Getting Used to 12 Step Meeting Formats
Some groups will have a speaker, while others will focus on readings from books like the Alcoholics Anonymous Big Book (also sometimes referred to as the “Bible of AA.” In many cases, newcomers (or newly sober people) are encouraged to listen only, at least for their first few weeks sober so that they can hear from people with more experience in recovery.
Some meetings are distinguished as “newcomer meetings” and are often more open to having newly sober people share. You may talk about the first three steps or general topics such as being open-minded or willing.
If you have questions about the meeting format, try to observe others when you first attend. It’s okay to raise your hand and share or ask a question of the group. Just make sure to be respectful and genuinely listen when others speak. You can gain a lot just by listening. Many people who relapse humble themselves and spend time listening when they’ve returned to their recovery program.
After the Meeting
People usually congregate and socialize after 12-step meetings. This is also an excellent time to get names or phone numbers from people, especially if you need a sponsor. There is also a lot of good, free literature available to pick up if you need help with particular issues.
12-step meetings are both self-help groups and a community. If you’re struggling with something, make sure to talk to the group or with individuals after the meeting.
Considering Sober Living?
Many people in recovery find that they are inspired to do more when surrounded by like-minded people. Getting back to basics, building community, and learning more about yourself in a structured environment are all parts of sober living. Are you interested in learning more? Give us a call at 760-216-2077 to learn more about your options.
When you're new to recovery, you're told to get a sponsor and check in with them. Usually, you're given simple suggestions by your sponsor, such as attending a meeting every day or learning more about the first step. Choosing a new sponsor is easy when you're brand new to recovery – after all, anyone who's been sober a year or so has a lot of sobriety experience to share.
However, as time goes on, for whatever reason, you may end up switching sponsors. This can happen for various reasons, but hopefully, you're doing it for a cause that will help you change and grow.
When to NOT Switch Sponsors
If you're new to recovery, you may be skeptical of your first sponsor. After all, who are they to tell you what to think about or do?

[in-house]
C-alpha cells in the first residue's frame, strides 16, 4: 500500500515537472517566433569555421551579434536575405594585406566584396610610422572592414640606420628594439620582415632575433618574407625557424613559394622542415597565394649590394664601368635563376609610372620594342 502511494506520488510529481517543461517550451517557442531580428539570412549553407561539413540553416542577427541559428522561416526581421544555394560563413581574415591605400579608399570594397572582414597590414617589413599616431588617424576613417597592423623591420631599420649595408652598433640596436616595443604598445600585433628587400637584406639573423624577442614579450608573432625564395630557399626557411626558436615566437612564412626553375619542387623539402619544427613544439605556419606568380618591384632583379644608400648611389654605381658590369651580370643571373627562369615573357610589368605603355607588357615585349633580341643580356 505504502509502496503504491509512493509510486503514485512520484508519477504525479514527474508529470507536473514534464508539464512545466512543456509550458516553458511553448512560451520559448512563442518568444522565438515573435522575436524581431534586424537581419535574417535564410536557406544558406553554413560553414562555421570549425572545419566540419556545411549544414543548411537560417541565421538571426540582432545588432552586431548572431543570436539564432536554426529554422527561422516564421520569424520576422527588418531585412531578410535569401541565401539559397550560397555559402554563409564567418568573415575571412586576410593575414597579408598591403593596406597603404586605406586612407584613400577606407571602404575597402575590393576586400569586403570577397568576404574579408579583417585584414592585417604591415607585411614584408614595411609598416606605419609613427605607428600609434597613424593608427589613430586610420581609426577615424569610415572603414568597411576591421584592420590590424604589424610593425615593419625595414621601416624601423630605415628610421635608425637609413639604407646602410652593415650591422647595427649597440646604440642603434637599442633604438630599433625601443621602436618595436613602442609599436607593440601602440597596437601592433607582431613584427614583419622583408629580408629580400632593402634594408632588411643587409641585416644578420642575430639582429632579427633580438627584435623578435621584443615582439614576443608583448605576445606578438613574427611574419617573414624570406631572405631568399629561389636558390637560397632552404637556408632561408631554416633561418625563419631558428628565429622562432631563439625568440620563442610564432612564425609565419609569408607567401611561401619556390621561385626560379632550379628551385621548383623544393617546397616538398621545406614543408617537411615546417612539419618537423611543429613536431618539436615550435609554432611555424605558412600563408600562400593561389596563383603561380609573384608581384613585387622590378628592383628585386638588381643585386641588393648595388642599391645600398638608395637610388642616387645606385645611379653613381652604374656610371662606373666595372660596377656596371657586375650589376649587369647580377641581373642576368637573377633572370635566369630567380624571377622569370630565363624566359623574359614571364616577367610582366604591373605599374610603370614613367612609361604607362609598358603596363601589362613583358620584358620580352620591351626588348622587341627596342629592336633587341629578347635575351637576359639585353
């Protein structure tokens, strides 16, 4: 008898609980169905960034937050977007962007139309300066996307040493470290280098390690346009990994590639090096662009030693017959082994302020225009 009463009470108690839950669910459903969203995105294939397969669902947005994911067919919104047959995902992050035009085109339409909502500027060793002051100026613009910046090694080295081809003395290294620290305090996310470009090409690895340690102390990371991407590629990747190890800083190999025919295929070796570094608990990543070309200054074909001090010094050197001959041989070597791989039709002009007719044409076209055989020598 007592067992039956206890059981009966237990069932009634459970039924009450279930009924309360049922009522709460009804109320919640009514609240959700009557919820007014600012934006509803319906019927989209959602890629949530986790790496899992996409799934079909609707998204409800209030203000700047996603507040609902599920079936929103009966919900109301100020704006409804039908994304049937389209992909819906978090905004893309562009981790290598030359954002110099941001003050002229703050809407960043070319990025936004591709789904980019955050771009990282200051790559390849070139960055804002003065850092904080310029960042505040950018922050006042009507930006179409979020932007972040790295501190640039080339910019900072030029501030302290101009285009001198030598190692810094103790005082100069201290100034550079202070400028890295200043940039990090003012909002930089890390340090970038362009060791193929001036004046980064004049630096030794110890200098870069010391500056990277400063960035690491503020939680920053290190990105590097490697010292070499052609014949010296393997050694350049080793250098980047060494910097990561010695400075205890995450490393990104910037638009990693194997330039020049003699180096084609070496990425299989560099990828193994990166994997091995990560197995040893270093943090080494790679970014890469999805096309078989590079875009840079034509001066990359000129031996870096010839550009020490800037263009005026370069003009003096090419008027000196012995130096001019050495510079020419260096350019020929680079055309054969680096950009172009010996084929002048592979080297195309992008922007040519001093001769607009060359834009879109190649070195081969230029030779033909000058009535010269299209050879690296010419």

A sponsor is a person who has knowledge of the 12 steps and staying sober in general. Typically, they will have a year or more of consistent sobriety. They will have also gone through some struggles and stayed sober. They usually have worked at least four or five of the 12 steps. (It's best if they've done all 12 – they'll have a lot of experience!)
For a newly sober person, your sponsor's sober experiences are a testament to the importance of the 12 steps. Your sponsor knows how to stay sober, but you don't quite know how to do it yourself. Listening to them will help you learn the basics.
Switching sponsors because you don't like their suggestions won't help you stay sober. In sobriety, you'll have to do some things that you don't like. Most people will give you step work and other tasks that you might find unpleasant and help you grow. So stick it out. You're worth it! Don't sabotage yourself because you're afraid of the challenges they give you. You're resilient.
There are many legitimate reasons you may want to switch sponsors.
You may feel like he or she is just a wrong fit, or maybe they are moving away from the area and won't be able to see you regularly. Sometimes you'll find that you don't feel that your sponsor has enough time for you.
You may even want to switch sponsors because you've found somebody you relate to. If you are gay, you'll feel more comfortable with another person who is LGBTQ. Or, you might simply relate to another person's story and feel like you want to learn to live like them! There are no requirements for choosing a sponsor, only suggestions! Sticking with your gender and somebody who has at least a year sober will help you avoid drama and focus on your recovery.